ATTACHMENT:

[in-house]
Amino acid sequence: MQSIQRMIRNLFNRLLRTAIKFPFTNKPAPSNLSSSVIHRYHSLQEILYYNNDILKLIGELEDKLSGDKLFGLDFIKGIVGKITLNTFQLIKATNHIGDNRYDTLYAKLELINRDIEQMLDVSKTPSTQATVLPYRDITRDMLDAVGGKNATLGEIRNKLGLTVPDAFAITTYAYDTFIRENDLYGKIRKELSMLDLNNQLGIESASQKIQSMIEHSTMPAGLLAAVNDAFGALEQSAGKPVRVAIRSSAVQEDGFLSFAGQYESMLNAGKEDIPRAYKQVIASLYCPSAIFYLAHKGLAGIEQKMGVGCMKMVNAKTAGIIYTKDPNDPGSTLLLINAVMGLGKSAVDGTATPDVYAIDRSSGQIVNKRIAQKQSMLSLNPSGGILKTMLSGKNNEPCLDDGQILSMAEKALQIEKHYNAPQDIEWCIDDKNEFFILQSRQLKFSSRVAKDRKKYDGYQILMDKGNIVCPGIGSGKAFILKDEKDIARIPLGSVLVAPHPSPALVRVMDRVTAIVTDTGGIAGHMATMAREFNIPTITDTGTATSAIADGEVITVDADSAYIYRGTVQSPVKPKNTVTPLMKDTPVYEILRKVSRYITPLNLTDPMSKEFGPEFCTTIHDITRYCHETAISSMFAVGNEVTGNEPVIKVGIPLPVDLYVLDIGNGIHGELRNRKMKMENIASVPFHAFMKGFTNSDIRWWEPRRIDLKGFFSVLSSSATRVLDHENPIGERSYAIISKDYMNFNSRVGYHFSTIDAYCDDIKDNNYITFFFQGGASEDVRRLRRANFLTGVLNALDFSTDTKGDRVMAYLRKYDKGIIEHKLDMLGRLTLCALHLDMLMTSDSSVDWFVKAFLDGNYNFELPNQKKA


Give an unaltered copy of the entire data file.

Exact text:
[in-house]
Amino acid sequence: MQSIQRMIRNLFNRLLRTAIKFPFTNKPAPSNLSSSVIHRYHSLQEILYYNNDILKLIGELEDKLSGDKLFGLDFIKGIVGKITLNTFQLIKATNHIGDNRYDTLYAKLELINRDIEQMLDVSKTPSTQATVLPYRDITRDMLDAVGGKNATLGEIRNKLGLTVPDAFAITTYAYDTFIRENDLYGKIRKELSMLDLNNQLGIESASQKIQSMIEHSTMPAGLLAAVNDAFGALEQSAGKPVRVAIRSSAVQEDGFLSFAGQYESMLNAGKEDIPRAYKQVIASLYCPSAIFYLAHKGLAGIEQKMGVGCMKMVNAKTAGIIYTKDPNDPGSTLLLINAVMGLGKSAVDGTATPDVYAIDRSSGQIVNKRIAQKQSMLSLNPSGGILKTMLSGKNNEPCLDDGQILSMAEKALQIEKHYNAPQDIEWCIDDKNEFFILQSRQLKFSSRVAKDRKKYDGYQILMDKGNIVCPGIGSGKAFILKDEKDIARIPLGSVLVAPHPSPALVRVMDRVTAIVTDTGGIAGHMATMAREFNIPTITDTGTATSAIADGEVITVDADSAYIYRGTVQSPVKPKNTVTPLMKDTPVYEILRKVSRYITPLNLTDPMSKEFGPEFCTTIHDITRYCHETAISSMFAVGNEVTGNEPVIKVGIPLPVDLYVLDIGNGIHGELRNRKMKMENIASVPFHAFMKGFTNSDIRWWEPRRIDLKGFFSVLSSSATRVLDHENPIGERSYAIISKDYMNFNSRVGYHFSTIDAYCDDIKDNNYITFFFQGGASEDVRRLRRANFLTGVLNALDFSTDTKGDRVMAYLRKYDKGIIEHKLDMLGRLTLCALHLDMLMTSDSSVDWFVKAFLDGNYNFELPNQKKA